A ceremony last week outside the State Capitol marked a long-predicted milestone: the day that Latinos in California catch up with the number of whites.
As far as population milestones go, it's a big chunk of news. But there's no certainty that it's occurred yet, or when it will. The only thing California state demographers can predict is when this shift — most likely in the form of a baby born to Latino parents — is expected to happen. By their best calculations, it'll be sometime this summer.
After that would come the inevitable tipping point, with Latinos becoming the plurality — meaning the single largest demographic group in the state — by early 2014.
The July 1 ceremony on the Capitol steps was more symbolic than anything, but some missed the point. One sample headline from that date: "As of today, California no longer has a white majority."
If only tracking demographic shifts were that easy.
While that history-making baby or immigrant newcomer may have already arrived, quantifying a population shift is tricky. It's not like a turnstile count pinpointing, say, the 15-millionth visitor at Disneyland. In fact, it may be a while before we know when it happened.
"We work with estimates. It's not something we're able to pin down," said John Malson, a demographer with the California Department of Finance, which projected this year's population shift in January. "We know it's during this year. And from what we've seen, and past indications, is that it will happen this summer."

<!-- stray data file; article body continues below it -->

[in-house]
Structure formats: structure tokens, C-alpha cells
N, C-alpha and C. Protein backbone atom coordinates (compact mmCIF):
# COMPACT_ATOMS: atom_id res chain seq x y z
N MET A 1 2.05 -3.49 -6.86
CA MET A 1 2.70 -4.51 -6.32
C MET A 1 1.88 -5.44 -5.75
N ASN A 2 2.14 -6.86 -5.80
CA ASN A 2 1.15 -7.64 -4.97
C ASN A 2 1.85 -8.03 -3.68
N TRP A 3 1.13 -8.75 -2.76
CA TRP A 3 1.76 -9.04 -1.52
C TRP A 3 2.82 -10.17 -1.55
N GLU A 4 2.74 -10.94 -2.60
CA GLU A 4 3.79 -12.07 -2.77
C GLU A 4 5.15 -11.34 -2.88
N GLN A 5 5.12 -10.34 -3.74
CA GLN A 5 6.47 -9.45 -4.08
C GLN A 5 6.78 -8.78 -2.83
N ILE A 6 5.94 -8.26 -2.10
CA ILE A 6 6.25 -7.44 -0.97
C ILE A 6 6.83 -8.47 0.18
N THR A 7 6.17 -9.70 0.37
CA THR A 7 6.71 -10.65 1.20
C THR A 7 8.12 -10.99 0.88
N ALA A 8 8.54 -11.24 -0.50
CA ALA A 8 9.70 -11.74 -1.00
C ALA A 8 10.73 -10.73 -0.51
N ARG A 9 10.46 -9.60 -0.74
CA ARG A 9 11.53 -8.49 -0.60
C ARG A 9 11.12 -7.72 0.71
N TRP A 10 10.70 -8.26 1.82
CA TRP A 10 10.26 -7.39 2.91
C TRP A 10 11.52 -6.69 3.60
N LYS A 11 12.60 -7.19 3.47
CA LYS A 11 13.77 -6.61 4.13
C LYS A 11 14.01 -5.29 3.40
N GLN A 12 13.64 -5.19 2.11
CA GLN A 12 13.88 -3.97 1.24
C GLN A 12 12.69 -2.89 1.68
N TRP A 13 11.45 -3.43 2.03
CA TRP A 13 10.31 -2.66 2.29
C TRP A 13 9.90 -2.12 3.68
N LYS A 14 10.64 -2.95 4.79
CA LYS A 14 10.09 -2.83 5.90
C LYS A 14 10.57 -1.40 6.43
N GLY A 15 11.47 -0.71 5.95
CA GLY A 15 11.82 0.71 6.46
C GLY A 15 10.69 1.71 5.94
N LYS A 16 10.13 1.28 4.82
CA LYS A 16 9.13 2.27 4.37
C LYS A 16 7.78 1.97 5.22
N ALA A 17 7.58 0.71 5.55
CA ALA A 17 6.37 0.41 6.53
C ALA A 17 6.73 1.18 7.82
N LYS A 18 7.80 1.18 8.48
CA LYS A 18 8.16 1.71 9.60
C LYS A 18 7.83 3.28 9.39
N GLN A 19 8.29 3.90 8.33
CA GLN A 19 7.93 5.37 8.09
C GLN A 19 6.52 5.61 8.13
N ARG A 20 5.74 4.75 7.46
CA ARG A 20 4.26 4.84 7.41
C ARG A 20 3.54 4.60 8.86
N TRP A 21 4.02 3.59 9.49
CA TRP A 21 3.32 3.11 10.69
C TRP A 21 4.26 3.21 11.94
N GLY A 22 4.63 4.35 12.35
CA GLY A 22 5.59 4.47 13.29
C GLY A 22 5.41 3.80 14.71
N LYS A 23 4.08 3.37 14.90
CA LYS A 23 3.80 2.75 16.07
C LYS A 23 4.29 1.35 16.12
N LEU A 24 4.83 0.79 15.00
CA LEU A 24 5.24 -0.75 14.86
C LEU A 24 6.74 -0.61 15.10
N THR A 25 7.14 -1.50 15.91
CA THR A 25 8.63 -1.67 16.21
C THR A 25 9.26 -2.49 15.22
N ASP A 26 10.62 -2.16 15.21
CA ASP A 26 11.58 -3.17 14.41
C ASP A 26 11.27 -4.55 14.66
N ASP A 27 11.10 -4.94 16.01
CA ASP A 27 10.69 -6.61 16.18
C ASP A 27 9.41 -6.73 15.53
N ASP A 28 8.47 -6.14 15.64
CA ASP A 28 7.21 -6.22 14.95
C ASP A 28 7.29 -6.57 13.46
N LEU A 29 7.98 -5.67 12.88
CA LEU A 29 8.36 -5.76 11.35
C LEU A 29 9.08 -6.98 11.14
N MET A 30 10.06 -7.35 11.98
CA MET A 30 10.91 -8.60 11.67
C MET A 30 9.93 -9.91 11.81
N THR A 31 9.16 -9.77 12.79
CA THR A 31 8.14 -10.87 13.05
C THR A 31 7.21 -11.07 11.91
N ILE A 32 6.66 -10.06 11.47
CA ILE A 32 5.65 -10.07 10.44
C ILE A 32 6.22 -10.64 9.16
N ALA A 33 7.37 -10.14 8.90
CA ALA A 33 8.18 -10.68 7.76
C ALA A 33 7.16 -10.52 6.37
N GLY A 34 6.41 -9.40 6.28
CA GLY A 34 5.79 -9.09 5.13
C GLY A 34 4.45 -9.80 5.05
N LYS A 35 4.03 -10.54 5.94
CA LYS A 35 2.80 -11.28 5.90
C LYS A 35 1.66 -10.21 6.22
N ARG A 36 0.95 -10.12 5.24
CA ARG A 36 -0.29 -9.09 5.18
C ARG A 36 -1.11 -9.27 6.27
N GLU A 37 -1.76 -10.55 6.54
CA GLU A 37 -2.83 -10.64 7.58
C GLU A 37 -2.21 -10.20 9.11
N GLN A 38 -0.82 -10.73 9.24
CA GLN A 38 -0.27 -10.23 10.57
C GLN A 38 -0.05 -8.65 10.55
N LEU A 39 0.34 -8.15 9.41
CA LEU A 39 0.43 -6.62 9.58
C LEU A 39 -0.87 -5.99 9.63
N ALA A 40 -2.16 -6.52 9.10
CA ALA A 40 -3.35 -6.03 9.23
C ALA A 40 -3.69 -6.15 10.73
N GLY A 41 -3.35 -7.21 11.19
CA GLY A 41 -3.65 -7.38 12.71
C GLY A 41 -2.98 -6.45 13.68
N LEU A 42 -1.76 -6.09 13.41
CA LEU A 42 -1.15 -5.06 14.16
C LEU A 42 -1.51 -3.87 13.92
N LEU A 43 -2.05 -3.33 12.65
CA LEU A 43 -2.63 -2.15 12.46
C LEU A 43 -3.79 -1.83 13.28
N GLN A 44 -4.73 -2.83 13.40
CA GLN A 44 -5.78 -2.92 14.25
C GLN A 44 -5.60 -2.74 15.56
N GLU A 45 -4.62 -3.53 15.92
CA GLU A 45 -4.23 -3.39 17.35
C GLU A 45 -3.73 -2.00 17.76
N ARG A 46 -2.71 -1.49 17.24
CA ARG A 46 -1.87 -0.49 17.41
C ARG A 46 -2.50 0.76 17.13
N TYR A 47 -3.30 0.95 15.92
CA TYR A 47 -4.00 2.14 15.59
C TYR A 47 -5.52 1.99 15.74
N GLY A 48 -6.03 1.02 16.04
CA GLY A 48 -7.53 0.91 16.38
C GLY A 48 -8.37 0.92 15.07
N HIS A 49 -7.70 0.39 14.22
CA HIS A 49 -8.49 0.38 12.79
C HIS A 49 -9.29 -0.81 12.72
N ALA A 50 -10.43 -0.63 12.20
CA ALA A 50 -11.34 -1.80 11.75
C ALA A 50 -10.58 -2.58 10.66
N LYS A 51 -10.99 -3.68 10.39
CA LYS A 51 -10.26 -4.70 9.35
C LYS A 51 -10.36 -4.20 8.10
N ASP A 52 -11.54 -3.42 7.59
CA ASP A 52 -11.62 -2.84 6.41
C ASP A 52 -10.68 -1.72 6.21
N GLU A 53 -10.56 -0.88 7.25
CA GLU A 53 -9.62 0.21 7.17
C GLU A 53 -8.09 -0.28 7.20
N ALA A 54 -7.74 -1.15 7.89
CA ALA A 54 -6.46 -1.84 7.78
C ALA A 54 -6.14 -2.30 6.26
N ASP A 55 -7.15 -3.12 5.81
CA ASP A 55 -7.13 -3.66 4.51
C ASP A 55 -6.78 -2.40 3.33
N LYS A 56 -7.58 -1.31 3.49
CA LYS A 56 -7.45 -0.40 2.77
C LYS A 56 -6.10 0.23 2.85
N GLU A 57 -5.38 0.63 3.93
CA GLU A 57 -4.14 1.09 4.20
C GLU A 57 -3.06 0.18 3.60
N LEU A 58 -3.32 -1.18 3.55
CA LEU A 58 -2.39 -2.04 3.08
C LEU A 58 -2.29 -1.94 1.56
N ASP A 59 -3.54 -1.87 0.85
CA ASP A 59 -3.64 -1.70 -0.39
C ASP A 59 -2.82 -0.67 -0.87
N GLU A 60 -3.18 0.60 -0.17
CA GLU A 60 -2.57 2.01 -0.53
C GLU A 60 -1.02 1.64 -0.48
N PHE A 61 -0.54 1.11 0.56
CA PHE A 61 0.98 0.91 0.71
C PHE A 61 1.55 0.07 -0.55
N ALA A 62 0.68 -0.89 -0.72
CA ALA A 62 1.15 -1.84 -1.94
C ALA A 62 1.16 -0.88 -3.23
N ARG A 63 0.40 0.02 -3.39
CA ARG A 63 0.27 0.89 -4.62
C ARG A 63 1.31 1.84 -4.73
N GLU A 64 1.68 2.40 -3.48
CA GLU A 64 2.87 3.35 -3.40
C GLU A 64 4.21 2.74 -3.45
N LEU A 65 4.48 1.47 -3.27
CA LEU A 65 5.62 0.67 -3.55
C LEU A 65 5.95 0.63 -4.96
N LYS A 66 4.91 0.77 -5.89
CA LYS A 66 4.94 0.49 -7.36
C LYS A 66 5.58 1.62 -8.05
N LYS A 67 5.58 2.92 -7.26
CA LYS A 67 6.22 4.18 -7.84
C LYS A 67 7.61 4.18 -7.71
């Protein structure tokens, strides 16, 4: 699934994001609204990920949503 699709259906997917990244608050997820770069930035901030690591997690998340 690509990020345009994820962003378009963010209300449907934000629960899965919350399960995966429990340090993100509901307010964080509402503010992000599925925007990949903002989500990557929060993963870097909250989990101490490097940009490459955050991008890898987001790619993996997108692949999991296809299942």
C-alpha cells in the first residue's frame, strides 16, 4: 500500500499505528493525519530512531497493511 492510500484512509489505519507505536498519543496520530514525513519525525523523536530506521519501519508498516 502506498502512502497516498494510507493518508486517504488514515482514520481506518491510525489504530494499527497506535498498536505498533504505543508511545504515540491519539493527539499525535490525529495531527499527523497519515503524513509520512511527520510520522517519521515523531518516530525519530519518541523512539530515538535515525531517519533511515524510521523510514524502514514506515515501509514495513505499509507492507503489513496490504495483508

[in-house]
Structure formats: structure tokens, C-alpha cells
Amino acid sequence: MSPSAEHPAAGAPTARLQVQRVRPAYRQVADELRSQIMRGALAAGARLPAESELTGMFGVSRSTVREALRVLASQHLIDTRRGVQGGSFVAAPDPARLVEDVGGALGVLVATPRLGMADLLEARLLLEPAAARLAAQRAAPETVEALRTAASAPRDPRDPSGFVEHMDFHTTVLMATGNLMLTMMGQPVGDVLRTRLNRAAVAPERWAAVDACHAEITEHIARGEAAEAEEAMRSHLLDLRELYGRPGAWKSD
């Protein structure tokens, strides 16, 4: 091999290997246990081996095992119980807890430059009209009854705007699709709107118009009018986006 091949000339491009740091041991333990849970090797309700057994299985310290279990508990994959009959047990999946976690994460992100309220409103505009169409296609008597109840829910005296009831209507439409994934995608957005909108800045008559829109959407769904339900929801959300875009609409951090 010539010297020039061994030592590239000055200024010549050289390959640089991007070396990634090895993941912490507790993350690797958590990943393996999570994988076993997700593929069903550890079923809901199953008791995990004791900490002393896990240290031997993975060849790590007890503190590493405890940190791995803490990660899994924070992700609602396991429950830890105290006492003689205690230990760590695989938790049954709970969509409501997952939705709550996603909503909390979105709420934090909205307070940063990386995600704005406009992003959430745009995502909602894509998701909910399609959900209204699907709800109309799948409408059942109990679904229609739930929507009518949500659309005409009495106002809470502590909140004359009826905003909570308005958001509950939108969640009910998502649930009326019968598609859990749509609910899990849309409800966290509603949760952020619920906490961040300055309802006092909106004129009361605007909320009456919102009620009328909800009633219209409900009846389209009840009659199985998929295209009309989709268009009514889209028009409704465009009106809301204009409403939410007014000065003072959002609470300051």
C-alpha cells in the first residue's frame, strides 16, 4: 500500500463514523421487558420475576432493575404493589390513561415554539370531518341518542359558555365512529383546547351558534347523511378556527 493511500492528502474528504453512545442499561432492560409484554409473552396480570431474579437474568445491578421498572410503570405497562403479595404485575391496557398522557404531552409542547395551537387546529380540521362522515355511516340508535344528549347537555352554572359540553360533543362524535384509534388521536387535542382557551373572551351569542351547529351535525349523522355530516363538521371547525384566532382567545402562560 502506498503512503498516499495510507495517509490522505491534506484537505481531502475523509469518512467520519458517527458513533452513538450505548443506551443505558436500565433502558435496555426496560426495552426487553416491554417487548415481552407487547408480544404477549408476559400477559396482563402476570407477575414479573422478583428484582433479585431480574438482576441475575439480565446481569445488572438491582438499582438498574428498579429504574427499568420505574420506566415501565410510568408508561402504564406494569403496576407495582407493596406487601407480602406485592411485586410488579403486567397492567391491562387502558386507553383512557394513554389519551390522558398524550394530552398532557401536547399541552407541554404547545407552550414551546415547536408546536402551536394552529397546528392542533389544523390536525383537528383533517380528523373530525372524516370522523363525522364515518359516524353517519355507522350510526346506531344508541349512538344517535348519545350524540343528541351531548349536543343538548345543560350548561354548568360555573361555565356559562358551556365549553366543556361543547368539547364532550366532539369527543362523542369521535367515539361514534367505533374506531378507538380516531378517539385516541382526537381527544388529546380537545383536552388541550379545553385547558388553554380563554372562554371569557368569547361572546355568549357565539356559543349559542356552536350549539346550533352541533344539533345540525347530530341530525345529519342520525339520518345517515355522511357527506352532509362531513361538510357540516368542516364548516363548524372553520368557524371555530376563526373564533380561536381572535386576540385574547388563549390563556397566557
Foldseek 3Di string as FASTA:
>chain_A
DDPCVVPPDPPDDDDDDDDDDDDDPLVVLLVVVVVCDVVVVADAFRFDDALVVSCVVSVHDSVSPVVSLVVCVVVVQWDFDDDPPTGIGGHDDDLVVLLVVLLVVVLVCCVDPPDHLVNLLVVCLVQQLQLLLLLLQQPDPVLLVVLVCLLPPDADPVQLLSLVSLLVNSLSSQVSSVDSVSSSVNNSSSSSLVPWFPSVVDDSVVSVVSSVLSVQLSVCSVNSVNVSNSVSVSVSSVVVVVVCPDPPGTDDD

Based on existing census data, the number of Latinos in the state was projected to catch up to that of non-Latino whites during a three-month window, roughly June through August, explained Malson. The two groups are already more or less on par, each accounting for 39 percent of the state's residents.
But it could take a couple of years to determine just when the catch-up moment occurred, Malson said, because "we usually rely on data once it has been established." This was the case, for example, when the U.S. Census Bureau established last year that non-white babies had outnumbered white babies. The shift actually occurred in mid-2010.
Here is what we can count on, according to state projections: By early next year, California will have a Latino plurality. While Latinos won't be the majority, they will outnumber non-Latino whites — until now the state's largest demographic group.
The growth is expected to be driven mostly by native births, less so by immigration. By 2060, it's projected that Latinos will account for nearly half — 48 percent — of Californians.
At the same time, the numbers have yet to translate into other kinds of representation. California's Latino voters are one example: While they turned out in record numbers in November 2012, their voter participation still lags behind that of other groups.
And this is what Sacramento's Latino Democratic Club, which chose July 1 somewhat arbitrarily for its event on the Capitol steps, was trying to point out, said club president Orlando Fuentes.
"We wanted people to know that while we are represented by numbers, we are underrepresented politically, economically and educationally," Fuentes said. "We also want to achieve parity in all those areas as well."
When Latinos do become the plurality in California, it will be a milestone indeed: The first time that people of Latino/Hispanic descent will hold that status in California, a former Spanish colony and Mexican outpost, since it became a state in 1850.